US: Former Vermont governor recounts same-sex marriage veto in memoir

Katie Dupere September 2, 2014
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Former Vermont governor Jim Douglas recounts vetoing a same-sex marriage law in his new memoir.

According to the Associate Press, Douglas says in the memoir that he was acting on conscience on 7 April 2009 when he vetoed the law that had been passed by Vermont’s legislature.

The state legislature overrode the veto that same day, bringing marriage equality to Vermont despite the governor’s opposition.

In the memoir, Douglas says despite having gay friends, he believes “the institution of marriage is worth preserving in its traditional form.”

Douglas has said recently in interviews that he is not sure what decision he would make if faced with the law now.

Douglas said, according to AP, that he initially intended to avoid writing about the veto in his memoir, but that he thought “people would say, ‘He’s running away from that.’”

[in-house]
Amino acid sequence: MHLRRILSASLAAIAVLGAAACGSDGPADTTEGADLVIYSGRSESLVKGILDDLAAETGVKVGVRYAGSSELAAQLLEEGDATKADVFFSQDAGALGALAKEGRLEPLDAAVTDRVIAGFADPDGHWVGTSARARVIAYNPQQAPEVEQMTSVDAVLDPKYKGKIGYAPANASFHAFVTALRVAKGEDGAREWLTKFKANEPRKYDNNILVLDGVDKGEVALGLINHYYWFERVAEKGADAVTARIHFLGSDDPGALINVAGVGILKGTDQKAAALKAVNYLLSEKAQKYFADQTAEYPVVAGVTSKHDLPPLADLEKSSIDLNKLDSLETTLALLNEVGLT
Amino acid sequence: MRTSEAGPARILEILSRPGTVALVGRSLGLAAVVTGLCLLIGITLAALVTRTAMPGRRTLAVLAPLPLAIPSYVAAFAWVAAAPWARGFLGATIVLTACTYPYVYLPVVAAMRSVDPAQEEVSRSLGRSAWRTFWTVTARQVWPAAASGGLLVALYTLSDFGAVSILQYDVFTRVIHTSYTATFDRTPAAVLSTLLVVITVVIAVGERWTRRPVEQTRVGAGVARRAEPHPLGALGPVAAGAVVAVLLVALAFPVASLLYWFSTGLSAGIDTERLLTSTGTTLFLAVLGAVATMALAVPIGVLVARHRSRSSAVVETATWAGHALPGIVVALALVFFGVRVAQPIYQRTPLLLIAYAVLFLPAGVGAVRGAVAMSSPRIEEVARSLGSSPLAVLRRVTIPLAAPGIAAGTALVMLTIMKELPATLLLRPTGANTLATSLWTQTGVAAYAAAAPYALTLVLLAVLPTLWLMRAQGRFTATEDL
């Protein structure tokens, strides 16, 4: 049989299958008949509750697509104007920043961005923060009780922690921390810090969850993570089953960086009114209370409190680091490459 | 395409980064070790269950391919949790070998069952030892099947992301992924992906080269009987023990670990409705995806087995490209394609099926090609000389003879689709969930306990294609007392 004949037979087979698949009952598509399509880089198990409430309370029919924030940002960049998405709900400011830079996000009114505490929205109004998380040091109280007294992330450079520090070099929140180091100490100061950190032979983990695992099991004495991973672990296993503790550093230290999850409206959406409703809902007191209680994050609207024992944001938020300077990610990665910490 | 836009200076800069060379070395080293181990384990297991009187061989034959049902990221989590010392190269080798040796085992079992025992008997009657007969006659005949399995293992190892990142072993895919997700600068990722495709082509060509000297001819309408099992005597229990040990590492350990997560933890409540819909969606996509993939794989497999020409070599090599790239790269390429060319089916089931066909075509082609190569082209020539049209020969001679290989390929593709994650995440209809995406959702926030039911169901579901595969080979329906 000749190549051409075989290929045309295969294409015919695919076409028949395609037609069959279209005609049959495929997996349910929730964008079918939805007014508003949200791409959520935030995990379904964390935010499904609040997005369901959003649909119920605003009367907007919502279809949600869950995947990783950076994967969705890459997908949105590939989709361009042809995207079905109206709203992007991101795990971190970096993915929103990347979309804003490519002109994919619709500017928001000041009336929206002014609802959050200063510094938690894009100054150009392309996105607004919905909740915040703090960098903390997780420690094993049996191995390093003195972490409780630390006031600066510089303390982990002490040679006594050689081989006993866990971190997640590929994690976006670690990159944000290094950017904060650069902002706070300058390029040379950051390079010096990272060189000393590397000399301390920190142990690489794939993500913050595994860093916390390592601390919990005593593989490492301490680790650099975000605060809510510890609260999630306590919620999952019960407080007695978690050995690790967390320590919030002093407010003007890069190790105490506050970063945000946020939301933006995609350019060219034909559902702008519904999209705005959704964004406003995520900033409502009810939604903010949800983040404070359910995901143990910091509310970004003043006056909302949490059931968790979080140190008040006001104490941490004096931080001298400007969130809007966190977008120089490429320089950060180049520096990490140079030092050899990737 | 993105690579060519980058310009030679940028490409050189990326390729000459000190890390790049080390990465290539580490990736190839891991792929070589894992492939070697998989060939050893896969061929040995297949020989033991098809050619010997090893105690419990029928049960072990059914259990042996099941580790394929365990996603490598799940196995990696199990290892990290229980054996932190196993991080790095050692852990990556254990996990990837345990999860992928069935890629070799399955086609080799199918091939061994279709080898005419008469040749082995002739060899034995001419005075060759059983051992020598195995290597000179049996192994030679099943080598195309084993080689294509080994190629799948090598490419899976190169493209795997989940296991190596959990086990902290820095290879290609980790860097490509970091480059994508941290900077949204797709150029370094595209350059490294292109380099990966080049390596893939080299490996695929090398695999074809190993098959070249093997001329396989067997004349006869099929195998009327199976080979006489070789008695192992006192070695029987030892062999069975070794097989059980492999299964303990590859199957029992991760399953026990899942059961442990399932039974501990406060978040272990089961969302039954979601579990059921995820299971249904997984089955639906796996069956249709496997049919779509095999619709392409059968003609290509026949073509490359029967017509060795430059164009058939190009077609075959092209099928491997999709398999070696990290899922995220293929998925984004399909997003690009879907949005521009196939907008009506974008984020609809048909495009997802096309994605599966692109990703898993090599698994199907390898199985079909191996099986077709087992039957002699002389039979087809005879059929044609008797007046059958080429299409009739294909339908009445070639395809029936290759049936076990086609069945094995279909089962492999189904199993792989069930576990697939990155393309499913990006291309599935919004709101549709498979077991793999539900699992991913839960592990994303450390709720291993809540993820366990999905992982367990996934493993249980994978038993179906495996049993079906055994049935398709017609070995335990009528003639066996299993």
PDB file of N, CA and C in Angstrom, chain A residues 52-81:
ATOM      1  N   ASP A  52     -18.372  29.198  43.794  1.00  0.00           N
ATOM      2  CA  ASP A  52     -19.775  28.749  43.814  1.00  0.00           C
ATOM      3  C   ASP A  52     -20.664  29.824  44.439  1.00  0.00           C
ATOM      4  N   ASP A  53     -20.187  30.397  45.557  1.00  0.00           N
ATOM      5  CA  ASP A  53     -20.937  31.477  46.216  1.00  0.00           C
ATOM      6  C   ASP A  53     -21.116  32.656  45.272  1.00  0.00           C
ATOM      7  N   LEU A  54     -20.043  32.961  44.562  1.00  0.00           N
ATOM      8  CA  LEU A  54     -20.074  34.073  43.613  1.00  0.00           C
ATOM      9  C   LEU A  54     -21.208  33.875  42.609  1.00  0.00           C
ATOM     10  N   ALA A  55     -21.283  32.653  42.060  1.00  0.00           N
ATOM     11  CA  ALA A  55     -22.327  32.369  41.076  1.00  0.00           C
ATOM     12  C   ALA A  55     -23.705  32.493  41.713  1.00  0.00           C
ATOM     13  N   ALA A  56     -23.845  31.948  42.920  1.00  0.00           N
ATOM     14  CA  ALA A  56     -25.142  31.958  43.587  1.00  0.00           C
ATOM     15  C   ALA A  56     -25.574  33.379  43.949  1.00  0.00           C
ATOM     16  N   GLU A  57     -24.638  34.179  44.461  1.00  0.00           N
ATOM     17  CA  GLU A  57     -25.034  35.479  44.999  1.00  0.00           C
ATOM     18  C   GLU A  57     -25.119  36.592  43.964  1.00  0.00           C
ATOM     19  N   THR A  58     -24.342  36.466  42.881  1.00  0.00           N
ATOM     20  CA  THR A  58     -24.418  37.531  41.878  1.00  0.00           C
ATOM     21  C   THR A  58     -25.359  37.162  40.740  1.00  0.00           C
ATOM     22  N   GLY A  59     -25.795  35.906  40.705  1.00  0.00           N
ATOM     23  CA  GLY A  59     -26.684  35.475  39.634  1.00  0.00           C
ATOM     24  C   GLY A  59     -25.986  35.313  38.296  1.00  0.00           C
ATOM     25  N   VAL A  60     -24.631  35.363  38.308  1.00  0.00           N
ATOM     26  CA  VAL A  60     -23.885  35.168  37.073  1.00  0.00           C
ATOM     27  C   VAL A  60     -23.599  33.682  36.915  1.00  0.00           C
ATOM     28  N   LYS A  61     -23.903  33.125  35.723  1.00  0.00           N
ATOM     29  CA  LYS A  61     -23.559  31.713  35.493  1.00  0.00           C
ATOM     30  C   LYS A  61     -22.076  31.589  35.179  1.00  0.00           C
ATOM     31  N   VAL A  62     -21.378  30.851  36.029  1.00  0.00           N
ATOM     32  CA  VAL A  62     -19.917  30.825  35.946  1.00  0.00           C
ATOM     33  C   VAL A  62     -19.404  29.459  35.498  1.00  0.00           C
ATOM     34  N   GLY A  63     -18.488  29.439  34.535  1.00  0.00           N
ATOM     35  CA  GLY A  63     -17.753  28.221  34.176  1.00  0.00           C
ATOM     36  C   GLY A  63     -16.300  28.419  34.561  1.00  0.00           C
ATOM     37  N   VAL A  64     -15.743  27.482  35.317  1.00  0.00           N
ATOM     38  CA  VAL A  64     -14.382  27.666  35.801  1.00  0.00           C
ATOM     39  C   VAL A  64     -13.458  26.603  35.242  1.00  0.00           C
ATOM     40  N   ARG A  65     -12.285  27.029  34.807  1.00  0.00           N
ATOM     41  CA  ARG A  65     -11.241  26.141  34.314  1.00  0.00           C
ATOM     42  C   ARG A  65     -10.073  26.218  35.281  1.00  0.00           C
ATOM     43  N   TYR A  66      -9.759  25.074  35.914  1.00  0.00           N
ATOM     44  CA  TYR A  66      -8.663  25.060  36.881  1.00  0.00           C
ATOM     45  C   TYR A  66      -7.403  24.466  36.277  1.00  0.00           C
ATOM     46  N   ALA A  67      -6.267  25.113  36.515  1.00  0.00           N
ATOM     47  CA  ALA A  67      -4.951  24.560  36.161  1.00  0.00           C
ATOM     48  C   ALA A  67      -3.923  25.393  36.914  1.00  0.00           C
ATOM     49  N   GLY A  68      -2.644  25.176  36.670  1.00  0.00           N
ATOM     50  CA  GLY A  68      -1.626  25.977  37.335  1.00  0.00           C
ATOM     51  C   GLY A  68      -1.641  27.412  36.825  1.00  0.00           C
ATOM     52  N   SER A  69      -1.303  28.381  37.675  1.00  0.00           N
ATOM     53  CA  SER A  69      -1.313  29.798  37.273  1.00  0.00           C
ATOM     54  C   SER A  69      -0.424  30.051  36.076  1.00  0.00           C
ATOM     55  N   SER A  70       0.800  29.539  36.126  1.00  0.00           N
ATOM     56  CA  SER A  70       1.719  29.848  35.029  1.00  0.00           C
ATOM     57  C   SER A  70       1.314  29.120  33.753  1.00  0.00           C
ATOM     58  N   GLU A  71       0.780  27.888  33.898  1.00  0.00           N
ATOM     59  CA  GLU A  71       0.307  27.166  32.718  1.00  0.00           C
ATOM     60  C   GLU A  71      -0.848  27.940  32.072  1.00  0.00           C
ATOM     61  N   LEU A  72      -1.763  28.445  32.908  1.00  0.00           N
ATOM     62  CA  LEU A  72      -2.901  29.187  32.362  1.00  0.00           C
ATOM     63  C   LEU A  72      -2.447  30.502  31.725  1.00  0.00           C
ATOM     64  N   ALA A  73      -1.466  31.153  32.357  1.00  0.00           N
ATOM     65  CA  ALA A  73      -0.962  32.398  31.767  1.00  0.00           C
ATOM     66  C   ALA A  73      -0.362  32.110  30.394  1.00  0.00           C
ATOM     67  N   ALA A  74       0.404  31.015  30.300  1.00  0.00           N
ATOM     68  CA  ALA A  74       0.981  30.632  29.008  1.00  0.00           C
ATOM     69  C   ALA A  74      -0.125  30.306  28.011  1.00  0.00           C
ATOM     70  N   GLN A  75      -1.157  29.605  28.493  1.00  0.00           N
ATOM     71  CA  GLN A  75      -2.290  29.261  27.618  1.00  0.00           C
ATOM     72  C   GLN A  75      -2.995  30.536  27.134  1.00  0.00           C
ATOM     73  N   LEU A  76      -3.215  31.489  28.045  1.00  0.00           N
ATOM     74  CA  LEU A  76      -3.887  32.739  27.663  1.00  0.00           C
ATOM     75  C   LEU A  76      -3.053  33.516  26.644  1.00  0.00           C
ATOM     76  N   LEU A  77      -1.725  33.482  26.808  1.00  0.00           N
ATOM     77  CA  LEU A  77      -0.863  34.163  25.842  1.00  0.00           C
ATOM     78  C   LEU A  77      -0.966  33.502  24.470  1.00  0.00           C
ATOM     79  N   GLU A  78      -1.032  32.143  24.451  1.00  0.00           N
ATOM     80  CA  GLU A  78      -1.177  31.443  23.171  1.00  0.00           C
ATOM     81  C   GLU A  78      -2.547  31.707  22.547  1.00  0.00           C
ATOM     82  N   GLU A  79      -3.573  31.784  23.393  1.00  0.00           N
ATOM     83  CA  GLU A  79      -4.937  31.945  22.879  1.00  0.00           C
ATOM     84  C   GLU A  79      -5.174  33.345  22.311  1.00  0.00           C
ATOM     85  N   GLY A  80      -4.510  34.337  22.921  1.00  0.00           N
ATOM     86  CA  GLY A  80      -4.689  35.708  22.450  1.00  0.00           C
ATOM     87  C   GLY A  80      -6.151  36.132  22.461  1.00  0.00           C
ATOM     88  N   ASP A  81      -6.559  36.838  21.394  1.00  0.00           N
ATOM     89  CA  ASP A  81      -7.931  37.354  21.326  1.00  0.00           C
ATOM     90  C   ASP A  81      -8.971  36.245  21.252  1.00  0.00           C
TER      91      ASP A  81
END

Douglas told the Addison Independent in 2002 that he did not have second thoughts on the veto, saying: “There was no right that gay couples had under the civil union law that was enhanced under the marriage law.

“It was really a matter of nomenclature and a distinction I felt was worth preserving.”

The legislation legalising marriage in the state went into effect in September 2009.

Vermont was the first state to allow civil unions in July 2000.

Related topics: Americas, civil partnership, equal marriage, gay marriage, gay wedding, governor, lesbian marriage, lesbian wedding, marriage, marriage ban, marriage equality, memoir, same sex marriage, Same-sex wedding, US, Vermont, veto, wedding

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